Sunday, 27 July 2014

Post 1: Beware of Everyware

Call me paranoid, old-fashioned or claim that I've watched too much sci-fi, but I'm a bit pessimistic about the "media life" Deuze and the other writers this week describe. Ubiquitous media is definitely simplifying everyday life and it may only be a matter of time until everyware really is everywhere. We have obvious examples, like smart-phones, and more others like smart-houses. But among all the positive implications described by this week's readings, the negative implications also need to be considered. Everyware has been imagined in fiction both viewed both positively and negatively. One example that came to mind is this episode of Harvey Birdman: Attorney at Law:

The episode satirizes popular visions of the future, implying that due to the over-abundance of convenient technology, the Jetsons have become incapable of surviving without it, finding it hard to even walk from one side of the room to the other. Furthermore, they act condescendingly towards present day characters, whom they view as primitive due to their lack of technology. Therein lie two negative implications that I see with humanity's shift towards everyware.

The rise of convenient technologies make life easier, but can also lead to complacency. As computers start becoming embedded in everything and gain more and more responsibilities, one wonders how our already techno-dependent society would fare should the power go out? While Harvey Birdman takes this notion to a humorous extent, it doesn't seem too farfetched that as we grow more reliant on smart-houses or smart-phones, we can also become overdependent on technology. These days, most people I know can't even go a day without going on Facebook, myself included.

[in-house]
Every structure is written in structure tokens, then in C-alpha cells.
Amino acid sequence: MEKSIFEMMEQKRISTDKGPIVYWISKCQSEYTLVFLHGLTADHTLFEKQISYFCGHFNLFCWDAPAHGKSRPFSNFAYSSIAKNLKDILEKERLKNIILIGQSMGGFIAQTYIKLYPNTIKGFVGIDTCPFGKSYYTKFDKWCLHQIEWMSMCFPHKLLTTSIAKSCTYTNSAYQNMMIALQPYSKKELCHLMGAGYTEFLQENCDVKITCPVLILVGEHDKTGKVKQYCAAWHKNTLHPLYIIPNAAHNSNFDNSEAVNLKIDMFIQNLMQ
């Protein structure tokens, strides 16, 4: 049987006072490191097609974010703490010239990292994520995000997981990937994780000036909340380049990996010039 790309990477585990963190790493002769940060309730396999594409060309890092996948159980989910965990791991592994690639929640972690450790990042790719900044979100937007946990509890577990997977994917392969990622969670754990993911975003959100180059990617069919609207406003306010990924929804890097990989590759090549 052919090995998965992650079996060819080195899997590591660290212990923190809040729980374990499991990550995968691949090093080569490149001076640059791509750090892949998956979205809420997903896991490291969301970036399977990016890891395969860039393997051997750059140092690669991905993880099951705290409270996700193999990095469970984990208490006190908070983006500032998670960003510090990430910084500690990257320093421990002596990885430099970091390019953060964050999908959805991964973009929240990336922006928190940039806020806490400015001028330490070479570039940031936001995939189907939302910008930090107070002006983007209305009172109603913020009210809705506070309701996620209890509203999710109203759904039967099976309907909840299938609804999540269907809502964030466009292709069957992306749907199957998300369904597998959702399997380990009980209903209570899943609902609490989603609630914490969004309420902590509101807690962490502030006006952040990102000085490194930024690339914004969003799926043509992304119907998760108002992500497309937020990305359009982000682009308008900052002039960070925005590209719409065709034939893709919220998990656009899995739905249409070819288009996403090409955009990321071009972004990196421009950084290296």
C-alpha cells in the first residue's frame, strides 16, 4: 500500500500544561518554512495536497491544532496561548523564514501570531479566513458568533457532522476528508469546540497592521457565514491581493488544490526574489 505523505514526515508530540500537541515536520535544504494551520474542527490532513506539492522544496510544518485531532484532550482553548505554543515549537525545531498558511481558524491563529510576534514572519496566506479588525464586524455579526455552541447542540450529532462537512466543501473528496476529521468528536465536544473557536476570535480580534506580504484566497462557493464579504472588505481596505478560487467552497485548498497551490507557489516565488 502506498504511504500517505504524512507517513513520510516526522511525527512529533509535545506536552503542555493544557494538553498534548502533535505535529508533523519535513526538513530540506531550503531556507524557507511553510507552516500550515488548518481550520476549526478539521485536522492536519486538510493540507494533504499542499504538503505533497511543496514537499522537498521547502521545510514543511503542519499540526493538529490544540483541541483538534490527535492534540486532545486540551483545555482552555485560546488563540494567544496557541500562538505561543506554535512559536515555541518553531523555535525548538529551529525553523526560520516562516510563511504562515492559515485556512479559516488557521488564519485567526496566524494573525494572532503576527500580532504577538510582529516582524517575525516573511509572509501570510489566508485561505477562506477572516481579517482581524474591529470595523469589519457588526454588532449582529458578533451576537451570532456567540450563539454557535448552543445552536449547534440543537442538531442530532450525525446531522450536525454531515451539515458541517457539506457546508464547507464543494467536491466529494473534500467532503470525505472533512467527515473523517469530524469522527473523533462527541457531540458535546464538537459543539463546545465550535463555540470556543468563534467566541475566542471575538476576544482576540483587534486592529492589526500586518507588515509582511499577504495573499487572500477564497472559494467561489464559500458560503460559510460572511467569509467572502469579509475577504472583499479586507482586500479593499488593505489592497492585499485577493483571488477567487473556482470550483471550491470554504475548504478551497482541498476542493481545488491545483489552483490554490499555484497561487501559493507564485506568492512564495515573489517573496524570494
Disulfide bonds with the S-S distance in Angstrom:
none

The other issue the episode raises is class disparity. Take television for example. While nearly all NZ households own TVs, only a small percentage of households in poorer countries like Afghanistan and Guyana have TVs. Now what if these were medical technologies, like the prescription alert in the smart bathrooms described by Gershenfeld? Wealthier countries will be first in line for these, gaining an instant advantage in health care. Poorer nations wouldn't be able to afford these until the price drops, putting them at a disadvantage for a longer period of time. Thus, while everyware may be making lives easier for some, progress is disproportionate, and its benefits are far more visible in wealthier nations.

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